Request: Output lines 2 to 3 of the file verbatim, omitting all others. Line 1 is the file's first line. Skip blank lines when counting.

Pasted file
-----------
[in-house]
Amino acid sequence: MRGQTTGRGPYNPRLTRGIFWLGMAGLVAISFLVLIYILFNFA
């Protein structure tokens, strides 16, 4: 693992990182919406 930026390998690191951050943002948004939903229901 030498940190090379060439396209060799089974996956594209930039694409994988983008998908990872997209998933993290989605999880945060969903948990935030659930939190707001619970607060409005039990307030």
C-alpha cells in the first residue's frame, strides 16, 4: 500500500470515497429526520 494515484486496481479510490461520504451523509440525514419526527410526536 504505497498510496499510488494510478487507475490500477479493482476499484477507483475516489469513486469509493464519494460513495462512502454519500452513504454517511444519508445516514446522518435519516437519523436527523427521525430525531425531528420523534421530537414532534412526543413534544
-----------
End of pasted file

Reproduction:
Amino acid sequence: MRGQTTGRGPYNPRLTRGIFWLGMAGLVAISFLVLIYILFNFA
């Protein structure tokens, strides 16, 4: 693992990182919406 930026390998690191951050943002948004939903229901 030498940190090379060439396209060799089974996956594209930039694409994988983008998908990872997209998933993290989605999880945060969903948990935030659930939190707001619970607060409005039990307030």